Blink and you’ll miss it, or rather, can’t take your eyes off it.

At times, it appears Alex Wennberg is hitting the ice without a stick in hand, while at other times, it’s almost blindingly apparent that he is clasping a twig that is unlike any of his Rangers teammates or opponents. The culprit? His unique all-white stick.

“Obviously, it’s different,” Wennberg said with a smile. “People kind of raise their eyebrows for it. Everyone is worrying about me not having a stick.”

Upon arriving from Seattle on March 6, Wennberg has made quite the splash in New York – white stick in hand – after being acquired two days prior to the 2024 NHL Trade Deadline.

After making his Blueshirts debut on March 9, the Swedish winger has flexed his versatility. Wennberg has made an impact on the Rangers’ lineup, strengthening the team’s depth down the middle while centering the third line, mostly between Will Cuylle and Kaapo Kakko. He’s been deployed on both the power play and penalty kill, and through seven contests with the Rangers, he’s compiled four points (1G, 3A) and a plus-one rating.


The product that Wennberg proudly clasps certainly stands out, especially when contrasted against the Rangers’ home combination of blue jerseys and red pants. The glossy pearl stick features subtle chrome-colored details and is polished with a complementary white tape job. And during scrums for loose pucks that take place around the netfront – where Wennberg frequents – the white contrivance vividly beams in contrast to its muted charcoal-shaded counterparts.

“There’s no bigger secret than I just really like the look and feel,” Wennberg said. “I like solid colors. If I have a black stick, I go with black tape. If I have a white stick, I go with white tape. I really like the look of white tape, so I’ve been leaning towards that. At the end of the day, there’s been a little bit more success for me having the white stick, so I always tend to go back to it.”

While the white twig is new to the New York scene, it’s been a staple of Wennberg’s toolkit since his childhood. During his early hockey days back in Sweden, he was drawn to the white stick and used it for various stints. Over the course of his career, he began to use the white stick more regularly with a previous CCM model. But eventually he reached a dilemma when that particular stick was no longer available.

“They discontinued that one, or maybe it was just discontinued for me,” Wennberg said with a laugh. “Because all of a sudden, I saw two other guys [including Tampa Bay’s Mikhail Sergachev] still having it. I ended up going to Warrior and tried their stick for a bit. Then, I’ve been jumping around. But Bauer just came out and they made this stick for a junior guy this year and they asked me if I wanted to try it out. And I said, ‘Yeah why not?’”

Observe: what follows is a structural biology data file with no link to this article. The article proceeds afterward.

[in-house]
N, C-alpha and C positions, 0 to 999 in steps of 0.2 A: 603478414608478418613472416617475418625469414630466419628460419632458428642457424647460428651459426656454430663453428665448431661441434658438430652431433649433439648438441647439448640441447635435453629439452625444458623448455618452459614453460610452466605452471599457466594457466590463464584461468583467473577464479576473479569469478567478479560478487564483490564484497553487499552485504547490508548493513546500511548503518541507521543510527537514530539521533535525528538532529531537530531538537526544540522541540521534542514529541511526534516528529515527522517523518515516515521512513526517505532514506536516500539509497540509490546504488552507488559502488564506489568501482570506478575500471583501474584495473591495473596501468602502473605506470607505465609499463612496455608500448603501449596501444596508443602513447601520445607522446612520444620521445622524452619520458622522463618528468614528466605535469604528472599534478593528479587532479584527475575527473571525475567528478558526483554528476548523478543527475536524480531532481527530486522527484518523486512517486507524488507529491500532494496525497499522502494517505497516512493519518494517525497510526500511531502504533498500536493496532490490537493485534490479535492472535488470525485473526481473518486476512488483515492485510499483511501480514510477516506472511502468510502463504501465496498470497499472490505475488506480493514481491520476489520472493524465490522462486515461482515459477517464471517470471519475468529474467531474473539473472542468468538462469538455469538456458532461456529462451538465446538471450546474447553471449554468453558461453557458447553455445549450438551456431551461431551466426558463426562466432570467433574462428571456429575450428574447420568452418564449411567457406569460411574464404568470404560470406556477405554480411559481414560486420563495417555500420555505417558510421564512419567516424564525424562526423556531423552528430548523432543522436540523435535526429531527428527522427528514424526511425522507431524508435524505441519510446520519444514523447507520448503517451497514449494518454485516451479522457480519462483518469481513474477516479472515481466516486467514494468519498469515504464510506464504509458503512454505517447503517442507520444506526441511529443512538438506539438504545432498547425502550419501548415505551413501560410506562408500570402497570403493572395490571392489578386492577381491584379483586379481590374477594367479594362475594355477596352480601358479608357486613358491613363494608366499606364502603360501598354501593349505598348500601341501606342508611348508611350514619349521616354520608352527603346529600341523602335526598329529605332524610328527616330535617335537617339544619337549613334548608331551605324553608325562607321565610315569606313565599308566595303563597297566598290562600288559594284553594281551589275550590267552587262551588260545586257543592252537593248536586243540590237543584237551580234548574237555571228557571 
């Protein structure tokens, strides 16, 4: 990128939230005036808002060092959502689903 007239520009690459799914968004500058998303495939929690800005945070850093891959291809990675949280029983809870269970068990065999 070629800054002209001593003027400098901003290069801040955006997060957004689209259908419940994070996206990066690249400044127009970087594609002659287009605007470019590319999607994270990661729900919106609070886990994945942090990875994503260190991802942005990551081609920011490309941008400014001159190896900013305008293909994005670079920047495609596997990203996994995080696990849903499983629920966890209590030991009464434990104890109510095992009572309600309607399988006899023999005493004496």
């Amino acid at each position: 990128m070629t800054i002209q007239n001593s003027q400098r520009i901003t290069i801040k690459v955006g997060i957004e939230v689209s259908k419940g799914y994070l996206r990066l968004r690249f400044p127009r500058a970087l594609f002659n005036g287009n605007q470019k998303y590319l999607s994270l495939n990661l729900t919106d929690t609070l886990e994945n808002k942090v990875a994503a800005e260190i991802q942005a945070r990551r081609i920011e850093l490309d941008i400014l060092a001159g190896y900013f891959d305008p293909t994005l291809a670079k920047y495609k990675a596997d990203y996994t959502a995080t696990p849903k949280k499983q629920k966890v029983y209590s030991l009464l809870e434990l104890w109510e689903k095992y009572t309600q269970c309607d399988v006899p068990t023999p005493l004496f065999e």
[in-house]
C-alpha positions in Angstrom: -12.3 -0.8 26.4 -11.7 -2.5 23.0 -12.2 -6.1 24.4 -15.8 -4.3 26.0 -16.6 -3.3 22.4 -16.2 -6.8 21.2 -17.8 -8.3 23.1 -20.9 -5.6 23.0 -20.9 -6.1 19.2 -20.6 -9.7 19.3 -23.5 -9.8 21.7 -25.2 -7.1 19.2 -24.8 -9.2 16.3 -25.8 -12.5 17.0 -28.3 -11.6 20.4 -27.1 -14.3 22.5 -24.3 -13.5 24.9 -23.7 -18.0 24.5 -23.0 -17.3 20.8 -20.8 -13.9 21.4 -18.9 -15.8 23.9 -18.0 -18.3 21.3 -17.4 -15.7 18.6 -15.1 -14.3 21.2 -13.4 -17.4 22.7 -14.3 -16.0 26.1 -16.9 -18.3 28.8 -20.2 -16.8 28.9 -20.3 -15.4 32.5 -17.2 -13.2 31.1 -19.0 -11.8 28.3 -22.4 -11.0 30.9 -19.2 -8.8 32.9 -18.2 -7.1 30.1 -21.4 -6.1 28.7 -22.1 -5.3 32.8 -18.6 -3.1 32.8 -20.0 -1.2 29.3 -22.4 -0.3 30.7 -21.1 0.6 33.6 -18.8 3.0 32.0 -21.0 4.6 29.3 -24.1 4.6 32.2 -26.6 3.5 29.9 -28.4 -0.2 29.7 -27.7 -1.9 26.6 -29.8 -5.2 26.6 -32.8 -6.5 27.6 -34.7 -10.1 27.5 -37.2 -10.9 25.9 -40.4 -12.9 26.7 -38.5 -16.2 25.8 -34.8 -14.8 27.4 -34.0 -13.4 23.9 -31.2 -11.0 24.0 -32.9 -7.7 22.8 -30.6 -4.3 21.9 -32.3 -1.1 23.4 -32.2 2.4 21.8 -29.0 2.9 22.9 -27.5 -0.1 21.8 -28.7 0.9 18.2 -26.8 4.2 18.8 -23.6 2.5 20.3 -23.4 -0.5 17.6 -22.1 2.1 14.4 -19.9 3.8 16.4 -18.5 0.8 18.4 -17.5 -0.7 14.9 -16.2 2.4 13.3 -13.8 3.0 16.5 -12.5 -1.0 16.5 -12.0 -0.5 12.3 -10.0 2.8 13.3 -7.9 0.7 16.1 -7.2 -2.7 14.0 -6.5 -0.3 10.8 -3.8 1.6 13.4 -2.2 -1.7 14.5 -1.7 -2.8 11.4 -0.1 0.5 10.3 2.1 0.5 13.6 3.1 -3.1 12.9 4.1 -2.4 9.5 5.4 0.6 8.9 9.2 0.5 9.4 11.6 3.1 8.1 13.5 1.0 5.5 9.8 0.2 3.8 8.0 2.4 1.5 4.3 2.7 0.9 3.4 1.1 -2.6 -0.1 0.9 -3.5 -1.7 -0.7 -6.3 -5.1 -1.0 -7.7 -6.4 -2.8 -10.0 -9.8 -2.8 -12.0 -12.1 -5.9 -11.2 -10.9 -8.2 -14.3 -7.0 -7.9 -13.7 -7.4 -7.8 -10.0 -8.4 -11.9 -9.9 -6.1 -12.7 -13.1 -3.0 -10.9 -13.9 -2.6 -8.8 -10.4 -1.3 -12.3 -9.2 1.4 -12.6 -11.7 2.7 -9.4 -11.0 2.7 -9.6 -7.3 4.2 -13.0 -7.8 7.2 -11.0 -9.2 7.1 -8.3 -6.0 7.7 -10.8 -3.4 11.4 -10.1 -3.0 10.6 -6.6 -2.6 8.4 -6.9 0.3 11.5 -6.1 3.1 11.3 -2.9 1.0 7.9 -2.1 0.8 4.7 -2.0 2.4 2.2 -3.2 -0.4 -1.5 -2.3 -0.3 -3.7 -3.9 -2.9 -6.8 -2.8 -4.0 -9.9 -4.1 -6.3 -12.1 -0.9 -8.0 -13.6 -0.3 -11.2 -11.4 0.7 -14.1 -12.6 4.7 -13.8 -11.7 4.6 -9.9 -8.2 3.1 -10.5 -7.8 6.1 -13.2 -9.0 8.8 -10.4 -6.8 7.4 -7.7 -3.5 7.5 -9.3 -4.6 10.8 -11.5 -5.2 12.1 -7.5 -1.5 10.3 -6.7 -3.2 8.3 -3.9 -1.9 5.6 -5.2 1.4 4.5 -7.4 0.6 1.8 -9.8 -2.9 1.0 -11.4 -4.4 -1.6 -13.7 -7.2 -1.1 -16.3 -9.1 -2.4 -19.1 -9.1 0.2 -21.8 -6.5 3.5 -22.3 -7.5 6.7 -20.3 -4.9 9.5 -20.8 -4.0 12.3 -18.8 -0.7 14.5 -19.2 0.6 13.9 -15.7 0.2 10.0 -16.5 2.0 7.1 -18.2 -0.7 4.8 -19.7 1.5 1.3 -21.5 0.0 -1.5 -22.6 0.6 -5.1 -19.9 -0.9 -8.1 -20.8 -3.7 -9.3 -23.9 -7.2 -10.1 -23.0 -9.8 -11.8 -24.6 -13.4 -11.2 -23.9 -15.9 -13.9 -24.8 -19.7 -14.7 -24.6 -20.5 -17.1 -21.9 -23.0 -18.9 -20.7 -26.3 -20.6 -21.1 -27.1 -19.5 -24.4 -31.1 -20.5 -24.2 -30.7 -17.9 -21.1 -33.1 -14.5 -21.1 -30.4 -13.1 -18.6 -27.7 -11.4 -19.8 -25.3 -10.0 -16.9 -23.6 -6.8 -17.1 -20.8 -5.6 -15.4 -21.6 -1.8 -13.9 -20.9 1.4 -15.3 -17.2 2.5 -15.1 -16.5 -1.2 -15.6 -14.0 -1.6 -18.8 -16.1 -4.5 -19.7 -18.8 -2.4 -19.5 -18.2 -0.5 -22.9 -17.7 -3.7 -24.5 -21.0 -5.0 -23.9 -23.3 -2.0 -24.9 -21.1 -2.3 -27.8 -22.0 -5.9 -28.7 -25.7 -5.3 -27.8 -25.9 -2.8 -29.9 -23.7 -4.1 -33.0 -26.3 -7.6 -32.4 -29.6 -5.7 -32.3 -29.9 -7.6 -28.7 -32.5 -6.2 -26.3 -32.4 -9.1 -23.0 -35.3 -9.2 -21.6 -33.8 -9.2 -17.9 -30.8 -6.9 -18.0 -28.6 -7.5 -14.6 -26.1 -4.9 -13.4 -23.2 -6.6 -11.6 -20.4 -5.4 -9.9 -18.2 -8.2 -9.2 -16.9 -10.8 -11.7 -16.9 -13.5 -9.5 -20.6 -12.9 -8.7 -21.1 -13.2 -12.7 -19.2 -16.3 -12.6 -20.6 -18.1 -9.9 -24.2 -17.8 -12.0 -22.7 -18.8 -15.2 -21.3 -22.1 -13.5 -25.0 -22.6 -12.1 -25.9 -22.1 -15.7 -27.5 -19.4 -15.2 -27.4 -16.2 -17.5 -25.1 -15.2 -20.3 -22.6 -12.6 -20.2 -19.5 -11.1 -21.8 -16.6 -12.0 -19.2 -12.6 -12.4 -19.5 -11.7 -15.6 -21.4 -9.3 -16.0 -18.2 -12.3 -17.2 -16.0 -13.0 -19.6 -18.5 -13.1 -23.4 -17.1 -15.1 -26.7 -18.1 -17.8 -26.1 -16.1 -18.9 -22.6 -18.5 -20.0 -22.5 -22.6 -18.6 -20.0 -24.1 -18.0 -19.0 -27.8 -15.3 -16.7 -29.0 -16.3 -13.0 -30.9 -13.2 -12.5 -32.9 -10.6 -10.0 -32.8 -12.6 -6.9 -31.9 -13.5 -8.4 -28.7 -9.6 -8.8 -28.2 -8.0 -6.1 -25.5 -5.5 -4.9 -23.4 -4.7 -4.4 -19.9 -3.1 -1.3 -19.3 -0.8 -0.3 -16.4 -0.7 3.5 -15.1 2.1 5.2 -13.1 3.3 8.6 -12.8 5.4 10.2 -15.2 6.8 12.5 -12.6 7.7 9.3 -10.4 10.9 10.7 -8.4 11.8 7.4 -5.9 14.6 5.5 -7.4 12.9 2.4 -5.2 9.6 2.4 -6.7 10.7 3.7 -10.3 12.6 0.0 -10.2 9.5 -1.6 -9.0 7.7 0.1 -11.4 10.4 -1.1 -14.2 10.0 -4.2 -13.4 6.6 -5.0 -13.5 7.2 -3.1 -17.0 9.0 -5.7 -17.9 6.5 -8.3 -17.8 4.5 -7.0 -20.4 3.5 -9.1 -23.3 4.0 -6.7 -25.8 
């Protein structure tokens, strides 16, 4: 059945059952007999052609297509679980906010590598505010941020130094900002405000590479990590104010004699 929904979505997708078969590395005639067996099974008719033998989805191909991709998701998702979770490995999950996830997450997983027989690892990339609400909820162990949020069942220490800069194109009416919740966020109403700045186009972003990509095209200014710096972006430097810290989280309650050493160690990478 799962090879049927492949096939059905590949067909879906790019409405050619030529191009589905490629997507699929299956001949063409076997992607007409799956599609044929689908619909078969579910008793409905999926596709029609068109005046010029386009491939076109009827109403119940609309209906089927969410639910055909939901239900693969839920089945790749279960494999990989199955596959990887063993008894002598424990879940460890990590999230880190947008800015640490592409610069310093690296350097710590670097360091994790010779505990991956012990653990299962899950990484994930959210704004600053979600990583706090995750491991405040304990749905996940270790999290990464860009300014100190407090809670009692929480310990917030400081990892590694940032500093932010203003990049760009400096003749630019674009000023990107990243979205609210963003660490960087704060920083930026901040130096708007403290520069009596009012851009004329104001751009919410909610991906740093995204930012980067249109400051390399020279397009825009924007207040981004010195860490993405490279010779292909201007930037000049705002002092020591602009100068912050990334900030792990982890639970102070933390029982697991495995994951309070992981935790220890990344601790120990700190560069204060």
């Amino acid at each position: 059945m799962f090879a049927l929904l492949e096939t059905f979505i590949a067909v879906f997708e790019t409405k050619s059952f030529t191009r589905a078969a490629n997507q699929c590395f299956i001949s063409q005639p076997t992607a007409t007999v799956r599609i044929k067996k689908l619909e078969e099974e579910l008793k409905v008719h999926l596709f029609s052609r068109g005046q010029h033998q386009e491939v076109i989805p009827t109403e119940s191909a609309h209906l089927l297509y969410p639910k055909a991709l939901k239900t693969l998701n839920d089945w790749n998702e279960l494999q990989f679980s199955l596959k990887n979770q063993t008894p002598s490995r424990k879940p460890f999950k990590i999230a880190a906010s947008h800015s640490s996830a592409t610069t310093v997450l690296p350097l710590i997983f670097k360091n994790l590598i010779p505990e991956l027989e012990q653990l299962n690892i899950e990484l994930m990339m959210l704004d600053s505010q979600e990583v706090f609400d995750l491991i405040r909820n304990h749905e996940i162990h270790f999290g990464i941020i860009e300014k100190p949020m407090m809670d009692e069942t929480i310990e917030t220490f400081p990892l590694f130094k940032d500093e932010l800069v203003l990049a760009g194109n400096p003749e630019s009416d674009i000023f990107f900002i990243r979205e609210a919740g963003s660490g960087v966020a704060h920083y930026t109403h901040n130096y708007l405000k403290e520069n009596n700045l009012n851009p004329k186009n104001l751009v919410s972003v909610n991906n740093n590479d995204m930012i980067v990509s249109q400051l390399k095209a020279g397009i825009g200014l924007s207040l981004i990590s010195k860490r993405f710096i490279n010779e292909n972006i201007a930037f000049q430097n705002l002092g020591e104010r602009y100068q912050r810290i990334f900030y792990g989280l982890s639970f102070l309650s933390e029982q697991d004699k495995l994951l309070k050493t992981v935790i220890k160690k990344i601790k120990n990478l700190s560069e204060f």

Since last November, Wennberg has consistently been utilizing the all-white Bauer Proto R stick.

The stick, constructed from boron fiber, was named the lightest mid-kick stick of the company’s line and has been coined as the “most deceptive stick in the game,” as stated by Bauer. According to Gear Geek, 53 total NHLers are currently using this particular stick this season, but Wennberg elected to customize his stick to the all-white version. He believes the unique color choice could add another layer of deception to his game due to the stick’s ability to blend in with the ice.


After netting his first goal as a Ranger (10th goal of the 2023-24 campaign) on Tuesday night, the illustrious blanc stick has been serving him well.

“Usually, when you’re switching up gear and sticks, that’s when you’re struggling a little bit,” Wennberg said. “Right now, I hope to stick with this one for a bit. So far, it’s been pretty good.”

And while the white stick has certainly – and repeatedly – generated some commotion, Wennberg welcomes the commentary and curiosity from fans, teammates, commentators and even opponents.

“It’s everything that people think would have a nice feel to it, so they’re curious about that,” Wennberg said. “The most common comment I got was when someone I played against said he couldn’t see the stick when I was shooting. I guess if that's true, it’s like an added disguise for me out there, so I try to use it to my advantage.

“It’s all funny to hear, but at the end of the day it’s working for me, so I’ll keep it.”